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  • Author or Editor: Maureen K. Larson x
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To determine whether Botulinum neurotoxin type A (BoNT-A) ameliorates the effects of interleukin 1 (IL-1) on equine articular cartilage, or exerts negative effects on normal equine articular cartilage homeostasis in vitro.


Articular cartilage explants from 6 healthy femoropatellar joints of 3 adult horses.


Explants were allocated to the IL-1 challenged or unchallenged group, then exposed to 1 of 6 concentrations of BoNT-A (0, 1, 10, 50, 100, or 500 pg/mL) for 96 hours. To assess BoNT-A’s effects on inflammation, prostaglandin E2 (PGE2) was measured in media via ELISA. Matrix degradation was determined as the percentage of sulfated glycosaminoglycans (sGAG) released from explants via dimethylmethylene blue assay. Aggrecan synthesis was estimated using CS846 ELISA and collagen type II degradation was estimated using C2C ELISA on media. Chondrocyte apoptosis was assessed via in-situ TUNEL assay. Generalized linear mixed models were fitted to determine treatment effects using α = 0.05.


The challenge with IL-1 resulted in increased concentrations of PGE2 and CS846 in media and increased release of sGAG from explants. BoNT-A did not significantly impact PGE2 or CS846 concentration in media, percentage of sGAG released, or chondrocyte apoptosis in IL-1 challenged or unchallenged cartilage explants. The concentration of C2C in media was below the quantifiable limit of the ELISA in all samples.


BoNT-A did not show chondroprotective effects or have negative effects on cartilage homeostasis in vitro at the concentrations tested. While chondroprotective effects were not observed, BoNT-A may be safe for intraarticular use. In vivo testing is warranted before clinical use.

Open access
in American Journal of Veterinary Research


OBJECTIVE To measure penetration efficiencies of low-level laser light energy through equine skin and to determine the fraction of laser energy absorbed by equine digital flexor tendons (superficial [SDFT] and deep [DDFT]).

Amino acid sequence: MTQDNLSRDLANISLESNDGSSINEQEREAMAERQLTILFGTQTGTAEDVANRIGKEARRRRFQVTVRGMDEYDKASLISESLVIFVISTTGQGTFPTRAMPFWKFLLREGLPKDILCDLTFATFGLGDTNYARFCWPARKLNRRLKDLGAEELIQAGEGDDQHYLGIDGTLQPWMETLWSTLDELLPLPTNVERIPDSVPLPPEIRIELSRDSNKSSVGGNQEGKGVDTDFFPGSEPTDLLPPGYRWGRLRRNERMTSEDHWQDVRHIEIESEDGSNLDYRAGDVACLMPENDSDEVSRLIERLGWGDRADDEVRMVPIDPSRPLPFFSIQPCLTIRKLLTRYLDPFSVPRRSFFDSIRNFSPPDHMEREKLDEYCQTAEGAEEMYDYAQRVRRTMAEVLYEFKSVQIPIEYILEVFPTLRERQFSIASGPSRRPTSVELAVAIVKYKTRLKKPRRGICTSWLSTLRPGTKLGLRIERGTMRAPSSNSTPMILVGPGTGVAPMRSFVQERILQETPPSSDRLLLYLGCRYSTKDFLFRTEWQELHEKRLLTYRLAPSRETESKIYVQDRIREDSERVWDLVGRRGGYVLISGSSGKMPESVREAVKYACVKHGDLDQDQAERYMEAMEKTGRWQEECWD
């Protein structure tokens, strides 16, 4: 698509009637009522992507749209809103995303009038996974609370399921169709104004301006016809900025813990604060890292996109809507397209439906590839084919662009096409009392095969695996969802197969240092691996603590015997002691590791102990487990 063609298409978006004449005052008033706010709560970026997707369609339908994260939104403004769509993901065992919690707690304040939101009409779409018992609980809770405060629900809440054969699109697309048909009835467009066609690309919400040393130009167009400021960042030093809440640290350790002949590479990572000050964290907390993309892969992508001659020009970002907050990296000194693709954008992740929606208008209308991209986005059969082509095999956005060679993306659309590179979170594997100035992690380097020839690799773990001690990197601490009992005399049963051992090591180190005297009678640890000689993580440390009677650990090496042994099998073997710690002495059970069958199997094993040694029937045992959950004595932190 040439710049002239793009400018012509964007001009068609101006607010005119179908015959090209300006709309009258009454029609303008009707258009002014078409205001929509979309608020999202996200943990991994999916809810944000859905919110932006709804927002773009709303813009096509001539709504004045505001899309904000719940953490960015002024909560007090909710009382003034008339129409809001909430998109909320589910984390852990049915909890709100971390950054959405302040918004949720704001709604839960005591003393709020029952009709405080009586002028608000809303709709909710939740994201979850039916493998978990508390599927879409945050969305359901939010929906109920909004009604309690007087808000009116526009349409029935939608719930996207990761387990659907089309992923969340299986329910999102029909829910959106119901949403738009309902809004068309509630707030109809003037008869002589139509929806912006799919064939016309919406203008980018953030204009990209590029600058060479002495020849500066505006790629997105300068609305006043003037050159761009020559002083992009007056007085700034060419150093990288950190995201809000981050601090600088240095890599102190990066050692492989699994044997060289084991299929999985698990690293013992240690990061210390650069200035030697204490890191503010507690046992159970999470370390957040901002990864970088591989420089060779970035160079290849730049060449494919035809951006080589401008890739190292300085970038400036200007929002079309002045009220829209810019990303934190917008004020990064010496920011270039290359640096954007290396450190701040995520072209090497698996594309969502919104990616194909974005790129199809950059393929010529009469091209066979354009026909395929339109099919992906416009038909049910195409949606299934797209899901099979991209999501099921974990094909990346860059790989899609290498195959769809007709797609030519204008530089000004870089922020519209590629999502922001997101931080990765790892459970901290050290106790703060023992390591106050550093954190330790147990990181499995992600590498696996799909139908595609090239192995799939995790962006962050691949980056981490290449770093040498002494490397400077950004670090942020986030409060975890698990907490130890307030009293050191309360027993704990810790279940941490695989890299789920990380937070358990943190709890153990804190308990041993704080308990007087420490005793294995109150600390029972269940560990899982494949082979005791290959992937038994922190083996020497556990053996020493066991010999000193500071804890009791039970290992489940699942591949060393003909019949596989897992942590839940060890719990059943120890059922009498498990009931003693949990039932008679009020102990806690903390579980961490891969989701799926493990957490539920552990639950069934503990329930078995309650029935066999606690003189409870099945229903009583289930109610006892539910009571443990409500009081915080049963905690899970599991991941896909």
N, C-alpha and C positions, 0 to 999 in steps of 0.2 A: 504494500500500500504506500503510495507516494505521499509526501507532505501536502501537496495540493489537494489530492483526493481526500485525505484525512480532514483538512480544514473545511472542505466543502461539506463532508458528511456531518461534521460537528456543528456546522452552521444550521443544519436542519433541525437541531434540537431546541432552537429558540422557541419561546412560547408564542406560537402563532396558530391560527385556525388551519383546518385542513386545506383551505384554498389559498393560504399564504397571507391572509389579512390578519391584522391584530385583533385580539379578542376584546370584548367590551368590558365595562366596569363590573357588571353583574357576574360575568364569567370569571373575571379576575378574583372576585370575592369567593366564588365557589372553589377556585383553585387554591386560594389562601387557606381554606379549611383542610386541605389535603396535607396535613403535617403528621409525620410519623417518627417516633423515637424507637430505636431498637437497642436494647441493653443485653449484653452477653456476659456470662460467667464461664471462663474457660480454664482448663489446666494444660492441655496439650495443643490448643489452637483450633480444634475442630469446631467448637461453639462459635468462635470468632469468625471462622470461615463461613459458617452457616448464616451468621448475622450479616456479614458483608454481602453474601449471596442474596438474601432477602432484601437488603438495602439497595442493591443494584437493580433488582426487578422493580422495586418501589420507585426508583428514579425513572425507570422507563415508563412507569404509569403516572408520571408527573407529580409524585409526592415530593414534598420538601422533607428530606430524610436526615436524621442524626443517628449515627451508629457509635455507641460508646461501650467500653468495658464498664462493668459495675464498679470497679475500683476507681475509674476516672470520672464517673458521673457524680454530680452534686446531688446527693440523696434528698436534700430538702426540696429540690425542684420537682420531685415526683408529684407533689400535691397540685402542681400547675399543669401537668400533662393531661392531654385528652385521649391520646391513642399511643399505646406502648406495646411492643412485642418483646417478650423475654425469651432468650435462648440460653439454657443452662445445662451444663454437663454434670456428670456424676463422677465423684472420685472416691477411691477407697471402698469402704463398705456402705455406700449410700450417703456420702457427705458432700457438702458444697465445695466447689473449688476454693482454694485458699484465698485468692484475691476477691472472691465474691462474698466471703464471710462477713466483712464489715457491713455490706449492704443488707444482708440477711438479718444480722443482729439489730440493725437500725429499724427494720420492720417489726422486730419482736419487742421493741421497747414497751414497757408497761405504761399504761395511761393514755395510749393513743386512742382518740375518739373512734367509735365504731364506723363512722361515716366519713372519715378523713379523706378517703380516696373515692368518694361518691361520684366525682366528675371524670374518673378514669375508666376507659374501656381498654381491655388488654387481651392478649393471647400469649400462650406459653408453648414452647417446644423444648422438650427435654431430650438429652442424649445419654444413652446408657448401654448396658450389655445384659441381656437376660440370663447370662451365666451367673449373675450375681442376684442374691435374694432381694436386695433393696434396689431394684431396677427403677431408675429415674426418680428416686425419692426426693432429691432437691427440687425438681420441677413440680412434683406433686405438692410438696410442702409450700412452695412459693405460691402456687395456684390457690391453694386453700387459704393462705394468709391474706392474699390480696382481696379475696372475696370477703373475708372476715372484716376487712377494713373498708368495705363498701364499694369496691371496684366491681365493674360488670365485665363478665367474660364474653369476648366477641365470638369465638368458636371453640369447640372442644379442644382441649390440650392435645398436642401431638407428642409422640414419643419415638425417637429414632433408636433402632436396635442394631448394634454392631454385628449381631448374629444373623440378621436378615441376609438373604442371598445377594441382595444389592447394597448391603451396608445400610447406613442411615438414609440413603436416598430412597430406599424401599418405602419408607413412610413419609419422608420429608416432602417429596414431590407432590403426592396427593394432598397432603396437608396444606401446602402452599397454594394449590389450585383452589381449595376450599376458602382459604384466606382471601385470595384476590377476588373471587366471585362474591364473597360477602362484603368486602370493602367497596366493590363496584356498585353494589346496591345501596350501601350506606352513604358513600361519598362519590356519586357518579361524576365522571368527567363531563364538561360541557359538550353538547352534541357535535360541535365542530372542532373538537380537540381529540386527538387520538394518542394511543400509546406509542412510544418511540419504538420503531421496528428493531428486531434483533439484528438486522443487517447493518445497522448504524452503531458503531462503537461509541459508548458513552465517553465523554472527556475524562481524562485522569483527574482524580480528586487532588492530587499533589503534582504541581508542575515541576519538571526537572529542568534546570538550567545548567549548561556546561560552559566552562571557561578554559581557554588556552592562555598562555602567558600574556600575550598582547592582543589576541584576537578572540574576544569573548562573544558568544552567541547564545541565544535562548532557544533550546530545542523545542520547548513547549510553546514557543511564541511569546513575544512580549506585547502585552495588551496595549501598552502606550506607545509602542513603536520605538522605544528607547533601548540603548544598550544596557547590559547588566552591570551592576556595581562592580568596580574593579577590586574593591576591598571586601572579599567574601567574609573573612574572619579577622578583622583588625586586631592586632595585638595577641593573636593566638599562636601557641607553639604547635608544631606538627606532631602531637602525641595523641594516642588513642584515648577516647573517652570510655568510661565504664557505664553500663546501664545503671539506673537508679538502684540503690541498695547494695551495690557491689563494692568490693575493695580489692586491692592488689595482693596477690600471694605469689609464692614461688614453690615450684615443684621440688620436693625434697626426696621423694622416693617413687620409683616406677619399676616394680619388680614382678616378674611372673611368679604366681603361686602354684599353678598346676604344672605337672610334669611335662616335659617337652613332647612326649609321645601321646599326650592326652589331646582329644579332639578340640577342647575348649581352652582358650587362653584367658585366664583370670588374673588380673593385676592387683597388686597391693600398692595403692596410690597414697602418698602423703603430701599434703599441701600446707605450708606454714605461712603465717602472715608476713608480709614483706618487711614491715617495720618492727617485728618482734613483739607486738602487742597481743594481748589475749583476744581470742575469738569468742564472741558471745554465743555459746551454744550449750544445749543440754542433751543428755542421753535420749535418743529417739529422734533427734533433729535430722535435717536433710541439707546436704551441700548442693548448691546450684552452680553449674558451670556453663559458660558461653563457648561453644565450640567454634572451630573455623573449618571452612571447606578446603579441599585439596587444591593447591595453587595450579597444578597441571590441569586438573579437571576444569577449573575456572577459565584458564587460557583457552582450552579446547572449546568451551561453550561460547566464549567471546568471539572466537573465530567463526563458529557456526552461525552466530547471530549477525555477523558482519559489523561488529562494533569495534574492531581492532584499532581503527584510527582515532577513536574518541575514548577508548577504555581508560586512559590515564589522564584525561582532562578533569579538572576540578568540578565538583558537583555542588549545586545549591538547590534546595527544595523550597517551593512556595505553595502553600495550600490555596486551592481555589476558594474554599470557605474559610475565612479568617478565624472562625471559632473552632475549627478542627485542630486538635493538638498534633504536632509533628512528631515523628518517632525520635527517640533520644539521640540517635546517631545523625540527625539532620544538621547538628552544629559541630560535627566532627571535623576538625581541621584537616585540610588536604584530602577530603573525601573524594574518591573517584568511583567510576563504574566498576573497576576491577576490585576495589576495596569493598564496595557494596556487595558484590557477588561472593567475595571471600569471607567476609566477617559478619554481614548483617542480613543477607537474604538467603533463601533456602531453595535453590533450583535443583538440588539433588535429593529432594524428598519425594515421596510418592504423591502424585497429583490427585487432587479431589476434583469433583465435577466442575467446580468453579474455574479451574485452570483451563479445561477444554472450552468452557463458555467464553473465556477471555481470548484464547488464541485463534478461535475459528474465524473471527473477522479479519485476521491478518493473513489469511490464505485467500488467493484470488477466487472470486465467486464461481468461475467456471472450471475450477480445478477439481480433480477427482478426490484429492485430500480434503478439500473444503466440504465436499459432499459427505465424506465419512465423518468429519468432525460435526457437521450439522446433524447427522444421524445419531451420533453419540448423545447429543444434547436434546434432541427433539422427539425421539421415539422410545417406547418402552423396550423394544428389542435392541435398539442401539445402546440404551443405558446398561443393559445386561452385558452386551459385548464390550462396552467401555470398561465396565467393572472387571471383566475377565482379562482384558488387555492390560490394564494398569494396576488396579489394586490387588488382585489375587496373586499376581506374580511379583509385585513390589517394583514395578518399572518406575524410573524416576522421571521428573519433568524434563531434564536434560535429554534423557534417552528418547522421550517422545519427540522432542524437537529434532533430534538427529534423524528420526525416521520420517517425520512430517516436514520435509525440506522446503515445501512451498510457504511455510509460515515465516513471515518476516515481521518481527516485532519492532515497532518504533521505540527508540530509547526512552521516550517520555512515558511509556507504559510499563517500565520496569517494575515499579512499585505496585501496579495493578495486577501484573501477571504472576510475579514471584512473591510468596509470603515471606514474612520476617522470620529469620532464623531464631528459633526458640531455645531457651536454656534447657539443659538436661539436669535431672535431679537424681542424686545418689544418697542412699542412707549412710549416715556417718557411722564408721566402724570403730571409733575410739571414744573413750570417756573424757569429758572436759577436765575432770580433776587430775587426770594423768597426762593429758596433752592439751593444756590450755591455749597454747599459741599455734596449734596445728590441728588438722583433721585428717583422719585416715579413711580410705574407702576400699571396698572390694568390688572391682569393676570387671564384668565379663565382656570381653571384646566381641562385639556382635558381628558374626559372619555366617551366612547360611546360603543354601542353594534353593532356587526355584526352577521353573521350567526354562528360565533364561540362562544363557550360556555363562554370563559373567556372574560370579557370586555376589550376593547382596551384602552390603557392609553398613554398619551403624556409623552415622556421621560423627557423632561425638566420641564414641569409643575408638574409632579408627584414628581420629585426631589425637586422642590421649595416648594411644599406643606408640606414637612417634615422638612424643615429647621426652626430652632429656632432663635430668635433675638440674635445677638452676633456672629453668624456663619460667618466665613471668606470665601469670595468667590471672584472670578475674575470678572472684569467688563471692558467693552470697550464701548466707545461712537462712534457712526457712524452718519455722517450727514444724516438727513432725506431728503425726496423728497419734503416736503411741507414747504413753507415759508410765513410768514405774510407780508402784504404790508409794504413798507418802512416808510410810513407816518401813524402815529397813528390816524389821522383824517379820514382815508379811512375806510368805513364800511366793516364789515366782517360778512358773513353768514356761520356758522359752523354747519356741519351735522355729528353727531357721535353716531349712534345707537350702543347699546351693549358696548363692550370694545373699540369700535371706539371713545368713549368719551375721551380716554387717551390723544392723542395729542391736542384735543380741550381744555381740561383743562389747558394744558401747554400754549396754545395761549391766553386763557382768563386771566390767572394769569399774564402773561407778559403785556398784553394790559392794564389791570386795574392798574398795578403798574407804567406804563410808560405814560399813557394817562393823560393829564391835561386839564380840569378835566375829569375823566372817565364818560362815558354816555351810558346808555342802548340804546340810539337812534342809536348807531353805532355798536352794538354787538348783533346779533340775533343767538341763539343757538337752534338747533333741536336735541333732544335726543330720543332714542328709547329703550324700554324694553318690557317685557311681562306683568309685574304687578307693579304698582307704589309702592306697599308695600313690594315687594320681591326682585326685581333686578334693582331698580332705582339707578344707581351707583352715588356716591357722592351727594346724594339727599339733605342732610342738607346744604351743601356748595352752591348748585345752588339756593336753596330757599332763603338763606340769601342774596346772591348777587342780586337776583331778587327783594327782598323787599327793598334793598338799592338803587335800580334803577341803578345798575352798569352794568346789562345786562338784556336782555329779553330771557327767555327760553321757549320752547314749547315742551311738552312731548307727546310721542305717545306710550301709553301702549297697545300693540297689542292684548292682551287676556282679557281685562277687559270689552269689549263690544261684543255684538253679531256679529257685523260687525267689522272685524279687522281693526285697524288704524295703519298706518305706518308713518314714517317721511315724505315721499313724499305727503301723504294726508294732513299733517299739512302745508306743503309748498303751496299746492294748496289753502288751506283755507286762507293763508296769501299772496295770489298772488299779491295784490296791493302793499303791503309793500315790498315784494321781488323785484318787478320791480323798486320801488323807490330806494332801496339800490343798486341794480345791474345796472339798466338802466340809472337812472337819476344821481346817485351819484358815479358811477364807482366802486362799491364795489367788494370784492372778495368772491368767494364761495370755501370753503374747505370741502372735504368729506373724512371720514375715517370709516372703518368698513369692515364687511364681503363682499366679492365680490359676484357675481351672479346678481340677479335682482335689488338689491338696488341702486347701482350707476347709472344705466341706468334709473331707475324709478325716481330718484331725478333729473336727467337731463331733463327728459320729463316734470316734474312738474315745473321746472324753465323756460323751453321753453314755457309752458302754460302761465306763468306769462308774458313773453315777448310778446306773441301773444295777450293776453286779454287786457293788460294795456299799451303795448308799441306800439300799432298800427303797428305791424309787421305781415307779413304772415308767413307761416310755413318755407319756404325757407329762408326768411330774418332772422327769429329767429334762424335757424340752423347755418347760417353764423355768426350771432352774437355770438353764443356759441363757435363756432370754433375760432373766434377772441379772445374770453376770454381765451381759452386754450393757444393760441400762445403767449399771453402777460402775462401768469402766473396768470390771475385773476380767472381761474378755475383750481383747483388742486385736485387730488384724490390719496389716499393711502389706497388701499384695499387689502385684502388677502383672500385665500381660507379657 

SAMPLE Samples of skin, SDFTs, and DDFTs from 1 metacarpal area of each of 19 equine cadavers.

PROCEDURES A therapeutic laser with wavelength capabilities of 800 and 970 nm was used. The percentage of energy penetration for each wavelength was determined through skin before and after clipping and then shaving of hair, through shaved skin over SDFTs, and through shaved skin, SDFTs, and DDFTs (positioned in anatomically correct orientation). Influence of hair color; skin preparation, color, and thickness; and wavelength on energy penetration were assessed.

RESULTS For haired skin, energy penetration was greatest for light-colored hair and least for dark-colored hair. Clipping or shaving of skin improved energy penetration. Light-colored skin allowed greatest energy penetration, followed by medium-colored skin and dark-colored skin. Greatest penetration of light-colored skin occurred with the 800-nm wavelength, whereas greatest penetration of medium- and dark-colored skin occurred with the 970-nm wavelength. As skin thickness increased, energy penetration of samples decreased. Only 1% to 20% and 0.1% to 4% of energy were absorbed by SDFTs and DDFTs, respectively, depending on skin color, skin thickness, and applied wavelength.

CONCLUSIONS AND CLINICAL RELEVANCE Results indicated that most laser energy directed through equine skin was absorbed or scattered by the skin. To achieve delivery of energy doses known to positively affect cells in vitro to equine SDFTs and DDFTs, skin preparation, color, and thickness and applied wavelength must be considered.

Full access
in American Journal of Veterinary Research


OBJECTIVE To evaluate 2 processing methods (commercial kit vs conical tube centrifugation) for preparing platelet rich plasma (PRP) for use in llamas and alpacas.

SAMPLES Blood samples (30 mL each) aseptically collected from 6 healthy llamas and 6 healthy alpacas.

PROCEDURES PRP was prepared from blood samples by use of a commercial kit and by double-step conical tube centrifugation. A CBC was performed for blood and PRP samples. Platelets in PRP samples were activated by means of a freeze-thaw method with or without 23mM CaCl2, and concentrations of platelet-derived growth factor-BB and transforming growth factor-β1 were measured. Values were compared between processing methods and camelid species.

RESULTS Blood CBC values for llamas and alpacas were similar. The commercial kit yielded a significantly greater degree of platelet enrichment (mean increase, 8.5 fold vs 2.8 fold) and WBC enrichment (mean increase, 3.7 fold vs 1.9 fold) than did conical tube centrifugation. Llamas had a significantly greater degree of platelet enrichment than alpacas by either processing method. No difference in WBC enrichment was identified between species. Concentrations of both growth factors were significantly greater in PRP samples obtained by use of the commercial kit versus those obtained by conical tube centrifugation.

CONCLUSIONS AND CLINICAL RELEVANCE For blood samples from camelids, the commercial kit yielded a PRP product with a higher platelet and WBC concentration than achieved by conical tube centrifugation. Optimal PRP platelet and WBC concentrations for various applications need to be determined for llamas and alpacas.

Full access
in American Journal of Veterinary Research